On the eve of the 10th anniversary of the day that changed his life forever, and may yet prove a catalyst for change in Iran, The Daily Beast sat down with Ahmad Batebi.
Do you see parallels between the uprising that has rocked Iran over the last month and the student protests at Tehran University you took part in 10 years ago?
The 18 Tir uprising involved only students who were asking for greater freedoms of speech and the press. However, the current uprising in Iran is not made up only of students but of people from all parts of society. That has partly to do with how many people participated in this election. They all feel as though the government owes them something.
Perhaps the biggest difference between 1999 and 2009 is that the people are wiser and far more experienced at dealing with the regime. In 1999, we were hot and angry and unfocused. The protesters of today are much more calm and purposeful, more experienced. They know how to deal with the government, how to embarrass it through nonviolence and civil disobedience.
What are the demands of the protesters now? What were they 10 years ago?
As the protesters themselves say, “Where is my vote?” But of course this is more than just about an election. It is about all the many ways in which the regime has failed them over the last 30 years. It is about the things that the regime has failed to provide: a secular government, human rights, women’s rights, etc.
Ten years ago, the students demonstrated because their rights had been violated. Today, the issue at stake is a lot bigger. The government of Mahmoud Ahmadinejad has perpetrated a coup d’etat. For two decades we tried to make the young people, who make up some 70 percent of the population, aware of the real nature of this government. Yet people still maintained a level of trust in the regime. But this coup has changed everything. The government has shown its true face to the people and the people have lost all trust in the government. In a sense, the government did the reformers’ job for them. Even if we had another 20 years we could not have revealed the true nature of this regime in the way that the regime itself did in 24 hours. It’s like the reform movement progressed 20 years in a single day! Now everyone knows the truth behind this regime.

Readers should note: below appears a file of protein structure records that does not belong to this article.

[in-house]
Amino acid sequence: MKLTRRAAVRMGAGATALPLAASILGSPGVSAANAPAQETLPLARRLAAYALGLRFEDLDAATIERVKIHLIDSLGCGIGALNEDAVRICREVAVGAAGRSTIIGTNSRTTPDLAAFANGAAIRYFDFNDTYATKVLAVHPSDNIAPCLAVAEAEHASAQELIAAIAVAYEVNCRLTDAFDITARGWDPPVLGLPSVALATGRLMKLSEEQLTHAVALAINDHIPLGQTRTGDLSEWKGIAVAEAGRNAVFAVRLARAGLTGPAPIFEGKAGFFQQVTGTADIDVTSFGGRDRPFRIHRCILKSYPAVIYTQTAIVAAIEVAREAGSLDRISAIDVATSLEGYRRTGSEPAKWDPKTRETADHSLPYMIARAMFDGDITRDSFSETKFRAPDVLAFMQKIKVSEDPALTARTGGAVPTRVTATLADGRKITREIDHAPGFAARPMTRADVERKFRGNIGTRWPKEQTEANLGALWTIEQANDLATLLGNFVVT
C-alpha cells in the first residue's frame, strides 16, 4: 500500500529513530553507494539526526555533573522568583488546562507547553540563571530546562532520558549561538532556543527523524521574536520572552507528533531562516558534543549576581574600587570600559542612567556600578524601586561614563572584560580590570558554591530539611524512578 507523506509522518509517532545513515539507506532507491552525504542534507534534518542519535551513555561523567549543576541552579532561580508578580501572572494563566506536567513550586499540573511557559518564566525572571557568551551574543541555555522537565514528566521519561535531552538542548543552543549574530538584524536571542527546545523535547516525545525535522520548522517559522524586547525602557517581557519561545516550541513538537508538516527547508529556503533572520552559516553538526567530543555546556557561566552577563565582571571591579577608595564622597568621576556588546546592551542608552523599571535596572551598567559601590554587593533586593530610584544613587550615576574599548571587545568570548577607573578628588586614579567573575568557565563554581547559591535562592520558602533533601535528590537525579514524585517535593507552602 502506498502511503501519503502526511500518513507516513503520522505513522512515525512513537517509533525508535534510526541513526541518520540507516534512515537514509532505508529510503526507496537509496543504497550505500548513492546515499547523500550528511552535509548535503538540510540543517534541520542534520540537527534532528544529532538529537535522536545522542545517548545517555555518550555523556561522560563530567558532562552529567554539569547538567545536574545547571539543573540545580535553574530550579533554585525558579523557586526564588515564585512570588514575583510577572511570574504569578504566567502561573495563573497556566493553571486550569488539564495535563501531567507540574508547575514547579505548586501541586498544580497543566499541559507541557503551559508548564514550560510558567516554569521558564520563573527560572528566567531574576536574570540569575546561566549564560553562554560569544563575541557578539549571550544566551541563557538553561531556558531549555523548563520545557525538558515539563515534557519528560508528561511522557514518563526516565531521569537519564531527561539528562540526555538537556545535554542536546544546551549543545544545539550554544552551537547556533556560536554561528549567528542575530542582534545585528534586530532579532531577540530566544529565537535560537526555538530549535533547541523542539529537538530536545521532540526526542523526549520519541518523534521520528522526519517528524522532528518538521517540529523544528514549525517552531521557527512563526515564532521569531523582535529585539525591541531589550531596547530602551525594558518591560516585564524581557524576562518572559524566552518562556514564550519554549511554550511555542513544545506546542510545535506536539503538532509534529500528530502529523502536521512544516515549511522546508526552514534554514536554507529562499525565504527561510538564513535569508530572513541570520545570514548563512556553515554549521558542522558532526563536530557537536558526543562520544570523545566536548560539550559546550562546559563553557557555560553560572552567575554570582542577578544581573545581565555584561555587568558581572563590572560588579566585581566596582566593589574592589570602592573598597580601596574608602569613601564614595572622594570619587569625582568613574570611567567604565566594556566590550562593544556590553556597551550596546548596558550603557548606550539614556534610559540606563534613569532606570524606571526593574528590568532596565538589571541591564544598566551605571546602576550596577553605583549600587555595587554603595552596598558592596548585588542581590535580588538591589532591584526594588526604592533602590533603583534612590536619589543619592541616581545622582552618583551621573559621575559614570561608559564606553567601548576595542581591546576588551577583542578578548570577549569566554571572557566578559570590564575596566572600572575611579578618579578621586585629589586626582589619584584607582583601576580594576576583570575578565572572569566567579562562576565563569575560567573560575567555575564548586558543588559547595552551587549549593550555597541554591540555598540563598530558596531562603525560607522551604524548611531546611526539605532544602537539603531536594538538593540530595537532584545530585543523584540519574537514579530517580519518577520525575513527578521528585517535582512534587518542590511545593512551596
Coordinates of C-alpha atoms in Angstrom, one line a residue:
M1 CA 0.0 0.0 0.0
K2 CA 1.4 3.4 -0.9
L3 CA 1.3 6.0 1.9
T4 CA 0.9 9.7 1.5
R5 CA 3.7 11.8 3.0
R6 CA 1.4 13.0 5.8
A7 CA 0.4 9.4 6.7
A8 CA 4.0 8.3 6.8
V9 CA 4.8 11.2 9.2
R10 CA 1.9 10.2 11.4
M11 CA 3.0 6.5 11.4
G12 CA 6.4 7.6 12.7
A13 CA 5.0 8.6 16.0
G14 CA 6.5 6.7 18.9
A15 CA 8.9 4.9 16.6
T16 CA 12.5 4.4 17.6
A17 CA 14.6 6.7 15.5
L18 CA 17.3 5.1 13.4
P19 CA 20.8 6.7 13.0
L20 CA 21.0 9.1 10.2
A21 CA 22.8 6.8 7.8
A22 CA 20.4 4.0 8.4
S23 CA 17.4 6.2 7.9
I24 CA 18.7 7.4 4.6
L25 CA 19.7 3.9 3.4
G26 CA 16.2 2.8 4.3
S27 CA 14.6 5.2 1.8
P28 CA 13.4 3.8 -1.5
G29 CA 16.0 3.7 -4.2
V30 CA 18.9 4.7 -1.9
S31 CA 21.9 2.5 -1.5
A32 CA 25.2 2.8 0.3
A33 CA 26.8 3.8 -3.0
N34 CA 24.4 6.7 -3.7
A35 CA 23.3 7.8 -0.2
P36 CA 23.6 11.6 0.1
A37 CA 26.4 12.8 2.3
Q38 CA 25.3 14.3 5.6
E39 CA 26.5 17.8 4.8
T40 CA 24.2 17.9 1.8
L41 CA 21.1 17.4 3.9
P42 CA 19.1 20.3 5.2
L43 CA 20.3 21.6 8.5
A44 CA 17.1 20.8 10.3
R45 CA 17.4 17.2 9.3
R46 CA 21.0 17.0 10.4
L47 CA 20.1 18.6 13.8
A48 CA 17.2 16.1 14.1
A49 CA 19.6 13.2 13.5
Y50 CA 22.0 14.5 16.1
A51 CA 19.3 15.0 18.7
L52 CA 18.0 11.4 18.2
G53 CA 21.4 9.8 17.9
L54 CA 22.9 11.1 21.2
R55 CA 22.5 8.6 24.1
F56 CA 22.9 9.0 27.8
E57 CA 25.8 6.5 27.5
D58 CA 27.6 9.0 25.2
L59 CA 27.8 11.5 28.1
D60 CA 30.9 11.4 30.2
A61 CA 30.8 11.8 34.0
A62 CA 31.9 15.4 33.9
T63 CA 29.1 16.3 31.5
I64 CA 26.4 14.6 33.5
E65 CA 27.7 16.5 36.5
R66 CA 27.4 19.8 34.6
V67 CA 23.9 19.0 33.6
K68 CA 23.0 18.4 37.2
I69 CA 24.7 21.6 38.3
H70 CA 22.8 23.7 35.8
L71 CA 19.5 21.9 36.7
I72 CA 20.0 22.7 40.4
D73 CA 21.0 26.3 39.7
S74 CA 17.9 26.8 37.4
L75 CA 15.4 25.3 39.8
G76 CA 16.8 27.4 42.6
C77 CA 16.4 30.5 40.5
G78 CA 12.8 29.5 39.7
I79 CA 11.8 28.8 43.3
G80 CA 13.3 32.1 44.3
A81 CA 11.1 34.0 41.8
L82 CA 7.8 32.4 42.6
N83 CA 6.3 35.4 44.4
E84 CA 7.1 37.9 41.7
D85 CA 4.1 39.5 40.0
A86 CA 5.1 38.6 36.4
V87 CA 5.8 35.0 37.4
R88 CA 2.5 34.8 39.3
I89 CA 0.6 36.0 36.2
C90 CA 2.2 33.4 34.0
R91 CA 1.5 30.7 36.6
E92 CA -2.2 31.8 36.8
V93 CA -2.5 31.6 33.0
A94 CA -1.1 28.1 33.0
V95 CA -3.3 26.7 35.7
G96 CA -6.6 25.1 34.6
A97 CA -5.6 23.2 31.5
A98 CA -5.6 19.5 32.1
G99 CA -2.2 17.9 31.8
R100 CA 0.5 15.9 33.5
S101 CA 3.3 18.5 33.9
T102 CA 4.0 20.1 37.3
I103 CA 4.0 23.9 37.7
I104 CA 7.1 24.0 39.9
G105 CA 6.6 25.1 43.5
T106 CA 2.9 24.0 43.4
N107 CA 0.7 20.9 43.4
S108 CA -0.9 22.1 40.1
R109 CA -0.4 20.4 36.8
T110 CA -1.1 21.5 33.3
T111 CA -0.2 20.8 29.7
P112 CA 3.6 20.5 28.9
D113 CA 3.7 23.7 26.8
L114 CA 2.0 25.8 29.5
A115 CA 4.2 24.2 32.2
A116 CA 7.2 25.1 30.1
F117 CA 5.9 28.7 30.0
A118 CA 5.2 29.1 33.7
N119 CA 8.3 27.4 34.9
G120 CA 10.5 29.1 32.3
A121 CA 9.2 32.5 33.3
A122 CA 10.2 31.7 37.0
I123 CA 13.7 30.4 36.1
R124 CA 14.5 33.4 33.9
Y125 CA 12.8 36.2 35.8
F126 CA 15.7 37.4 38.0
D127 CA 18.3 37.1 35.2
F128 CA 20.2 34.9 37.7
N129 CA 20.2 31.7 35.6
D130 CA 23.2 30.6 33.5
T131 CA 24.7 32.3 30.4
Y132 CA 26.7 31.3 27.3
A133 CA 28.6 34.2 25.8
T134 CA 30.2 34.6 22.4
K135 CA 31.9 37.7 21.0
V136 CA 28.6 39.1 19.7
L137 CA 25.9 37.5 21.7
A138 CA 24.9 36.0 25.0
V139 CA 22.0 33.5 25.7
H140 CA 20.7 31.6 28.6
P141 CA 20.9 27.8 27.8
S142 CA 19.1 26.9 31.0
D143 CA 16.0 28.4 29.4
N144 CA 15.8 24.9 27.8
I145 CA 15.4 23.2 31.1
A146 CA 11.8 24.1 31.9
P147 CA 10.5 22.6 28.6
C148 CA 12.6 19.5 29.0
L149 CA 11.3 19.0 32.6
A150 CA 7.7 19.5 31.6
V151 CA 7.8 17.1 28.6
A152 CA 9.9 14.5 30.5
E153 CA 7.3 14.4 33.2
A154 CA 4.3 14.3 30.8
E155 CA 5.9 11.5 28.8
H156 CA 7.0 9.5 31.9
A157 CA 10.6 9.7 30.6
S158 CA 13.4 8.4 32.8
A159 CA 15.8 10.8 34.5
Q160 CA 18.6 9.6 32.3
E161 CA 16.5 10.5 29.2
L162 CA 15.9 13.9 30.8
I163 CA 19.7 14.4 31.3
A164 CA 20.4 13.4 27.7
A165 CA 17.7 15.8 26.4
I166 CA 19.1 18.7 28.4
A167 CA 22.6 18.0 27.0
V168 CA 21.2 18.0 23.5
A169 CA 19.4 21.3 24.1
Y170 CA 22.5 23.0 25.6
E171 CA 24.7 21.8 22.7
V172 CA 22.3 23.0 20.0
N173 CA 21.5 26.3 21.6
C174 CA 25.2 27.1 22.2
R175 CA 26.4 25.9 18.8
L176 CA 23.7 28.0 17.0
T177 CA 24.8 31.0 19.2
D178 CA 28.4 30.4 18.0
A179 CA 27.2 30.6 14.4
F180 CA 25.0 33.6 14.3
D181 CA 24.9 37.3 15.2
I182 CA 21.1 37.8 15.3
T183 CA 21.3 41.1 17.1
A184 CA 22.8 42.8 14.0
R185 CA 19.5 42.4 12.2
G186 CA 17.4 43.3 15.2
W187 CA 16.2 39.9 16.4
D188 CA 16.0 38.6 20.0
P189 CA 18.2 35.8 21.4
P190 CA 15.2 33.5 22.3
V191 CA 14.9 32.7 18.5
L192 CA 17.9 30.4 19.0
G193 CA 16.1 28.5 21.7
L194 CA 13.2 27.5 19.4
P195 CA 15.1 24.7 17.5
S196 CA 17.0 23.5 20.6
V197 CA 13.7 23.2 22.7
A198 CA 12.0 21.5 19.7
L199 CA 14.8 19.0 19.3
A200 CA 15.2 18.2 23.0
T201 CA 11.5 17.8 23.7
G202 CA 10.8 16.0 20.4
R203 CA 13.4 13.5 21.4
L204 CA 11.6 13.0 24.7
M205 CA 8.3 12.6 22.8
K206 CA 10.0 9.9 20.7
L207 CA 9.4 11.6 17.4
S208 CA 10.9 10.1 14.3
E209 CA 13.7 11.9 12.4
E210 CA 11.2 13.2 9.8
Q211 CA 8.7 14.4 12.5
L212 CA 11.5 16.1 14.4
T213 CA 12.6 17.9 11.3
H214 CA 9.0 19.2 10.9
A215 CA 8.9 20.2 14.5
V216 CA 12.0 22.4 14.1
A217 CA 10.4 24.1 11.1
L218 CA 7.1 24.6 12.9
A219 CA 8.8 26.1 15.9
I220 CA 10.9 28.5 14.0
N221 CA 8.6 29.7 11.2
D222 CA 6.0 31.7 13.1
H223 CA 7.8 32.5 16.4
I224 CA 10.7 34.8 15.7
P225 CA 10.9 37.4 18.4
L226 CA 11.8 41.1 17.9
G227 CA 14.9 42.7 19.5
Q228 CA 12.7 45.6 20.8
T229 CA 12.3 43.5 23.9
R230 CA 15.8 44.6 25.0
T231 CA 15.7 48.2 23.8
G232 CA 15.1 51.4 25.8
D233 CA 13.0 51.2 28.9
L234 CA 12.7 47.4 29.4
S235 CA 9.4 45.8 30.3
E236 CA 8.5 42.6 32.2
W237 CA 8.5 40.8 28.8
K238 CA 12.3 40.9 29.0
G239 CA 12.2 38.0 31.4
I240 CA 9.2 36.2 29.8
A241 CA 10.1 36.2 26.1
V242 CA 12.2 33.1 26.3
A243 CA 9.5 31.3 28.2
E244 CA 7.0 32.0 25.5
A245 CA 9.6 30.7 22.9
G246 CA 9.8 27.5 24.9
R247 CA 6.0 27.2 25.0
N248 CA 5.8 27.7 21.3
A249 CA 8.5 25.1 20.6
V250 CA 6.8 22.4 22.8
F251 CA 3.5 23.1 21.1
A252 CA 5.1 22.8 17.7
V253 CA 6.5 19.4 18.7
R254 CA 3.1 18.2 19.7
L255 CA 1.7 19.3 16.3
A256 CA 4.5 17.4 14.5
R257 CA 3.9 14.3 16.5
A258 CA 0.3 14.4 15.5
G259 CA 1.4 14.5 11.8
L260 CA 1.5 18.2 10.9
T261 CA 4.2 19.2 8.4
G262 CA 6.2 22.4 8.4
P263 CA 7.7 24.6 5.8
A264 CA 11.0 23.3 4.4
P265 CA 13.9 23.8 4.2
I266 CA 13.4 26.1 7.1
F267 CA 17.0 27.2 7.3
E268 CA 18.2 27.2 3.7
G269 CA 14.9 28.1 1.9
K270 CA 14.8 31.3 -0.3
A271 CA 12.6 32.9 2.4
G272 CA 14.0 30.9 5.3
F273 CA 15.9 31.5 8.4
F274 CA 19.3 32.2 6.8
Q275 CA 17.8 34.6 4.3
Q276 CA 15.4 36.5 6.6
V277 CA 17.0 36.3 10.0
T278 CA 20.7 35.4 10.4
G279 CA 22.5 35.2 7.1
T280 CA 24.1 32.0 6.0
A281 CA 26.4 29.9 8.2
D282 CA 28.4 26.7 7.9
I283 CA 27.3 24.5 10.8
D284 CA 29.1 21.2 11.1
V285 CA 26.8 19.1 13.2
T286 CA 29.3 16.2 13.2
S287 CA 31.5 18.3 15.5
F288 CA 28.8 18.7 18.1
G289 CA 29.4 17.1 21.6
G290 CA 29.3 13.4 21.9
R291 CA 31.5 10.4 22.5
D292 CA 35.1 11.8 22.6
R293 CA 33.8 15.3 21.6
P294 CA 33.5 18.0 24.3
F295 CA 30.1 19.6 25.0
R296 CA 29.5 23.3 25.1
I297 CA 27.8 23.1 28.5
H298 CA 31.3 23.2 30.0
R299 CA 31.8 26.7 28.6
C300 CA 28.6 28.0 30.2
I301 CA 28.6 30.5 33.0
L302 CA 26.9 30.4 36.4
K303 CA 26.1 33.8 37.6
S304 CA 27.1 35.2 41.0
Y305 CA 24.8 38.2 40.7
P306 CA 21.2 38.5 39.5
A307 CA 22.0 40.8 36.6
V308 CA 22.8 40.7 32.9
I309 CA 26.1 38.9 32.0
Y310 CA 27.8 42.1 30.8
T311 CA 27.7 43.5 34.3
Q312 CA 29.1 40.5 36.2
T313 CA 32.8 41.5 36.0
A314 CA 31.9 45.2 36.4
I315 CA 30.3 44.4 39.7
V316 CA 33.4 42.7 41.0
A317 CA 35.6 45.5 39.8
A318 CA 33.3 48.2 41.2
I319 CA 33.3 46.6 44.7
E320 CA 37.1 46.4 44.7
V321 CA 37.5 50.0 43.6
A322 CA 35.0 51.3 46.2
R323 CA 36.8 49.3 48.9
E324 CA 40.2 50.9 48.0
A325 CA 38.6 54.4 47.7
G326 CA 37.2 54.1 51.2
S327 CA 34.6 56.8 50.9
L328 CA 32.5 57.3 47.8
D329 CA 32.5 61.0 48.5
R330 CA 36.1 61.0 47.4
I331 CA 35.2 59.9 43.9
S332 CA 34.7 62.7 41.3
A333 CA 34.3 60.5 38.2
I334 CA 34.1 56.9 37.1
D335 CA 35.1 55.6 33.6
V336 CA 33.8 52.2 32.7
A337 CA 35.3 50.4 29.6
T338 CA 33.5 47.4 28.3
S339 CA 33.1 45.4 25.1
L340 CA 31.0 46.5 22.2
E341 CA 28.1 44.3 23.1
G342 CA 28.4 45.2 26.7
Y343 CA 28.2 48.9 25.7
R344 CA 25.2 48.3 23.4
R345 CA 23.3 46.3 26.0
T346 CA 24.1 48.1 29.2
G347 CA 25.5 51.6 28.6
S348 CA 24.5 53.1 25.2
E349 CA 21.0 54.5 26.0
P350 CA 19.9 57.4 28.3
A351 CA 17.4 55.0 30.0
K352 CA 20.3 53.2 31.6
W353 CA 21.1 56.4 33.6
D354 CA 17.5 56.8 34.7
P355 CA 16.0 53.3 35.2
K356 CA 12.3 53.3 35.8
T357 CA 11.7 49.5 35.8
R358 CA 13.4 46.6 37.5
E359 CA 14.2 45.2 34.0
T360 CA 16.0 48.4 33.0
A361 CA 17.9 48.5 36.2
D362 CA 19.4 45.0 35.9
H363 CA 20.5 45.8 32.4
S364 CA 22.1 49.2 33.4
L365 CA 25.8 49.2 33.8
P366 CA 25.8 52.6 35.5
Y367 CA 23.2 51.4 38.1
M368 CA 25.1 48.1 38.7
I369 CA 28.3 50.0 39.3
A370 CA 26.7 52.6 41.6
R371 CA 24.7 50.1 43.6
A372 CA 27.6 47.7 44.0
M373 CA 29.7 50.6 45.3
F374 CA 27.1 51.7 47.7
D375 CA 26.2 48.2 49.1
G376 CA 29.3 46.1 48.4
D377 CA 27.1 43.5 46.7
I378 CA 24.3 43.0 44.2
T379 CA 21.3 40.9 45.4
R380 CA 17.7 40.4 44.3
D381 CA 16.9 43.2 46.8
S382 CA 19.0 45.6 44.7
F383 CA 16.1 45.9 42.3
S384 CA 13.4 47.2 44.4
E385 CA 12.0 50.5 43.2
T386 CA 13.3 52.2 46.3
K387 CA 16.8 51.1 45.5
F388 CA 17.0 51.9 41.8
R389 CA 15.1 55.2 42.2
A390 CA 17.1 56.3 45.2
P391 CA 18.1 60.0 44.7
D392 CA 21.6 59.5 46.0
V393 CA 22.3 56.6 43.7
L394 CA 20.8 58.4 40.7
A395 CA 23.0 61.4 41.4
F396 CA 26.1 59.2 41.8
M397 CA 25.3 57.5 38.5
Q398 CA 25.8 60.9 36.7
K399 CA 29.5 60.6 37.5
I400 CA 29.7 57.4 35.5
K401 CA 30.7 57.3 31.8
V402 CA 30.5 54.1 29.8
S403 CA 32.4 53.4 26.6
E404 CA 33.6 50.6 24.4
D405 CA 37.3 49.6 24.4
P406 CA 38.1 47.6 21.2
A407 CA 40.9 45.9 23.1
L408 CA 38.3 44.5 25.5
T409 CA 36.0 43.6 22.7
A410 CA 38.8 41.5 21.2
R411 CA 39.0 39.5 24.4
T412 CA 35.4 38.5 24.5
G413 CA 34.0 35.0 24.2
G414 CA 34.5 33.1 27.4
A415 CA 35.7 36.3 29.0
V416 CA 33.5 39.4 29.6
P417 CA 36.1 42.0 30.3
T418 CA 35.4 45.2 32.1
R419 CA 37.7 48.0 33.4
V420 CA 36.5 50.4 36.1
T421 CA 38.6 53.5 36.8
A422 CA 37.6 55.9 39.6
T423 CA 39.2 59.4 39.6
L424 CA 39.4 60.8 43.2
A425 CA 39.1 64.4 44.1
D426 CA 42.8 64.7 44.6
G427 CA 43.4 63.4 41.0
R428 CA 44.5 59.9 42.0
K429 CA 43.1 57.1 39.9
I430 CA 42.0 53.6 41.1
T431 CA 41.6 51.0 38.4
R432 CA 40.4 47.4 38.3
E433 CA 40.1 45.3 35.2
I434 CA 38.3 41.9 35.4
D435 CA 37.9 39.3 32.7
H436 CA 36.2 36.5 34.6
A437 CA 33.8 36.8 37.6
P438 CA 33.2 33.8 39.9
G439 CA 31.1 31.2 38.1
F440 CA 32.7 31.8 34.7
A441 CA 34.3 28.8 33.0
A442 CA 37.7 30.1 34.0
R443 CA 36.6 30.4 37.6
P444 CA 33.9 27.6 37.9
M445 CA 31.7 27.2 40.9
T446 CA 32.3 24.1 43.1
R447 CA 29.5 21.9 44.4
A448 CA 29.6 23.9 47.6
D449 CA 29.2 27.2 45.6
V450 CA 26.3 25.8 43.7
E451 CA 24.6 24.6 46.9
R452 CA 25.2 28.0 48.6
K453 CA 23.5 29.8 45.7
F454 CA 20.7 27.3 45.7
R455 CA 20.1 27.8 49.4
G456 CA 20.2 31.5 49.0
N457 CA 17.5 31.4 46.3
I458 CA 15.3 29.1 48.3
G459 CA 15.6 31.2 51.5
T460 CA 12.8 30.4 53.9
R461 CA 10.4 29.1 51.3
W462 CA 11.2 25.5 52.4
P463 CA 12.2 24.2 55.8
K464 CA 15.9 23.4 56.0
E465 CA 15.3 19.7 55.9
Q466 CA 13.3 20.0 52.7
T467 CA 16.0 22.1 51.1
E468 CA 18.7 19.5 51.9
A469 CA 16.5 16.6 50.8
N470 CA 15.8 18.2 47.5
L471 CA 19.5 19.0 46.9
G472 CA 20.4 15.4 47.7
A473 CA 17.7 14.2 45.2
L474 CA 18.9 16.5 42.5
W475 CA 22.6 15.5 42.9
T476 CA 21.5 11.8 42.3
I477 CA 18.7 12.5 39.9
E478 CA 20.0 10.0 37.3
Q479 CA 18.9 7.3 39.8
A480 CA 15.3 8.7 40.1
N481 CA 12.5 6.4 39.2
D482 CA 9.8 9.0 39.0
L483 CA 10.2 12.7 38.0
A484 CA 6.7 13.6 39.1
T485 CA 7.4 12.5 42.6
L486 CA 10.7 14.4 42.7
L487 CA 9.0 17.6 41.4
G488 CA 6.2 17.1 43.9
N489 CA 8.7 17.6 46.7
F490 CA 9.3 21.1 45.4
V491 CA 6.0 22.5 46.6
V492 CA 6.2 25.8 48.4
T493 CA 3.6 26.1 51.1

Has the regime changed over the last decade, since the events of 18 Tir?
The government of Iran has gone through a 30-year evolution. The first decade of the Islamic republic was all war and economic turmoil and foreign intervention. There was no time for people to think of such things as freedom and liberty.
After the war, Hashemi Rafsanjani rose to power [as president from 1989 to 1997]. At that time, people were mostly concerned about the economy and with rebuilding the country after eight years of war with Iraq.
In the 1990s, when the social and economic problems began to get better, people suddenly started thinking more about freedom. Even the people who were in the government 10 years earlier began to call for greater freedoms. These were the reformists, and they became very active during the Khatami presidency [1997-2005].
With Khatami, the country opened up a bit. People started to change. More newspapers popped up and stayed open despite their criticism of the regime. Books that had been banned before were now published. Films that could not have been made before were released. The first four years of Khatami’s presidency [1997-2001], Iranian society flourished. There was a huge push for greater freedoms. And the government—well, I should say the supreme leader and the Revolutionary Guard—realized that if they did not curb the growing power of the people, they would never again be able to contain them. So the Revolutionary Guard became more active in politics and in society. They took control over the courts, the military, and the offices of government. They then used those positions to help Ahmadinejad defeat Rafsanjani [who ran again] in 2005 and become president.